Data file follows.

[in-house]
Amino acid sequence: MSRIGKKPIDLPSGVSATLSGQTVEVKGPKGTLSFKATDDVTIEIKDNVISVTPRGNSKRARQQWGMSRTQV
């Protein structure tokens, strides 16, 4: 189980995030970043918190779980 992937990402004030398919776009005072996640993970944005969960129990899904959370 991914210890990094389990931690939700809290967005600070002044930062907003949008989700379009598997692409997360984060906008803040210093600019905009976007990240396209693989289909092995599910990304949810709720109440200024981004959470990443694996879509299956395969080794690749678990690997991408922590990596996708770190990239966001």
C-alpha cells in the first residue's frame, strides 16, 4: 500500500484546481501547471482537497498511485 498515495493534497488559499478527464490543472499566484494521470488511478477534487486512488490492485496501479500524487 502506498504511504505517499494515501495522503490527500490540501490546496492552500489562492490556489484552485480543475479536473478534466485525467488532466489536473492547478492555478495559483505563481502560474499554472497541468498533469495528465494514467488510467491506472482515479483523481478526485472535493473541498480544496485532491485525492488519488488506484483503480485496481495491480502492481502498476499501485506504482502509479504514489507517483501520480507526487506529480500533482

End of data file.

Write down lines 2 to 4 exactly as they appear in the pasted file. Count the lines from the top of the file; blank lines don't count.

Amino acid sequence: MSRIGKKPIDLPSGVSATLSGQTVEVKGPKGTLSFKATDDVTIEIKDNVISVTPRGNSKRARQQWGMSRTQV
């Protein structure tokens, strides 16, 4: 189980995030970043918190779980 992937990402004030398919776009005072996640993970944005969960129990899904959370 991914210890990094389990931690939700809290967005600070002044930062907003949008989700379009598997692409997360984060906008803040210093600019905009976007990240396209693989289909092995599910990304949810709720109440200024981004959470990443694996879509299956395969080794690749678990690997991408922590990596996708770190990239966001």
C-alpha cells in the first residue's frame, strides 16, 4: 500500500484546481501547471482537497498511485 498515495493534497488559499478527464490543472499566484494521470488511478477534487486512488490492485496501479500524487 502506498504511504505517499494515501495522503490527500490540501490546496492552500489562492490556489484552485480543475479536473478534466485525467488532466489536473492547478492555478495559483505563481502560474499554472497541468498533469495528465494514467488510467491506472482515479483523481478526485472535493473541498480544496485532491485525492488519488488506484483503480485496481495491480502492481502498476499501485506504482502509479504514489507517483501520480507526487506529480500533482